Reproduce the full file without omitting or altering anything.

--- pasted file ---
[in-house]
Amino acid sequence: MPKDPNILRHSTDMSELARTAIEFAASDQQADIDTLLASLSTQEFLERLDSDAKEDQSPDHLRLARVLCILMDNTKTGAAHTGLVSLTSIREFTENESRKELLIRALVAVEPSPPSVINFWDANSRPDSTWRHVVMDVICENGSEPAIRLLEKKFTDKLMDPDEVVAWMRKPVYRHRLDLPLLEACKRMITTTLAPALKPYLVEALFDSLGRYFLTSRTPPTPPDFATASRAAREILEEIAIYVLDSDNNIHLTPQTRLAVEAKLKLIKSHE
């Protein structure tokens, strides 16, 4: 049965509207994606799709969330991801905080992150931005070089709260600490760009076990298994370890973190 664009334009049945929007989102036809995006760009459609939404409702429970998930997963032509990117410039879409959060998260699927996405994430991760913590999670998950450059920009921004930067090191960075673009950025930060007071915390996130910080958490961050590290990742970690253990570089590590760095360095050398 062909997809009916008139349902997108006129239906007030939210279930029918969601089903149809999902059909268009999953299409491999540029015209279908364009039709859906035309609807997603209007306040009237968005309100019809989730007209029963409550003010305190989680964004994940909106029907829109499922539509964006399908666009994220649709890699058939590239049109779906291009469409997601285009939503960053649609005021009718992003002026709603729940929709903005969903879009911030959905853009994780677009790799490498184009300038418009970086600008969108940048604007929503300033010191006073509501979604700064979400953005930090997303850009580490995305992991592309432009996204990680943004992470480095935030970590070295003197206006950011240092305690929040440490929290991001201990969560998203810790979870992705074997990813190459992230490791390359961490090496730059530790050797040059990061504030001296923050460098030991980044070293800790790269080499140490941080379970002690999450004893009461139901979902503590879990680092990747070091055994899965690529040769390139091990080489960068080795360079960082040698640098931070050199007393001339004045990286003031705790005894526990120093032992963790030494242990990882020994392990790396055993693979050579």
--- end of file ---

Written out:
[in-house]
Amino acid sequence: MPKDPNILRHSTDMSELARTAIEFAASDQQADIDTLLASLSTQEFLERLDSDAKEDQSPDHLRLARVLCILMDNTKTGAAHTGLVSLTSIREFTENESRKELLIRALVAVEPSPPSVINFWDANSRPDSTWRHVVMDVICENGSEPAIRLLEKKFTDKLMDPDEVVAWMRKPVYRHRLDLPLLEACKRMITTTLAPALKPYLVEALFDSLGRYFLTSRTPPTPPDFATASRAAREILEEIAIYVLDSDNNIHLTPQTRLAVEAKLKLIKSHE
């Protein structure tokens, strides 16, 4: 049965509207994606799709969330991801905080992150931005070089709260600490760009076990298994370890973190 664009334009049945929007989102036809995006760009459609939404409702429970998930997963032509990117410039879409959060998260699927996405994430991760913590999670998950450059920009921004930067090191960075673009950025930060007071915390996130910080958490961050590290990742970690253990570089590590760095360095050398 062909997809009916008139349902997108006129239906007030939210279930029918969601089903149809999902059909268009999953299409491999540029015209279908364009039709859906035309609807997603209007306040009237968005309100019809989730007209029963409550003010305190989680964004994940909106029907829109499922539509964006399908666009994220649709890699058939590239049109779906291009469409997601285009939503960053649609005021009718992003002026709603729940929709903005969903879009911030959905853009994780677009790799490498184009300038418009970086600008969108940048604007929503300033010191006073509501979604700064979400953005930090997303850009580490995305992991592309432009996204990680943004992470480095935030970590070295003197206006950011240092305690929040440490929290991001201990969560998203810790979870992705074997990813190459992230490791390359961490090496730059530790050797040059990061504030001296923050460098030991980044070293800790790269080499140490941080379970002690999450004893009461139901979902503590879990680092990747070091055994899965690529040769390139091990080489960068080795360079960082040698640098931070050199007393001339004045990286003031705790005894526990120093032992963790030494242990990882020994392990790396055993693979050579």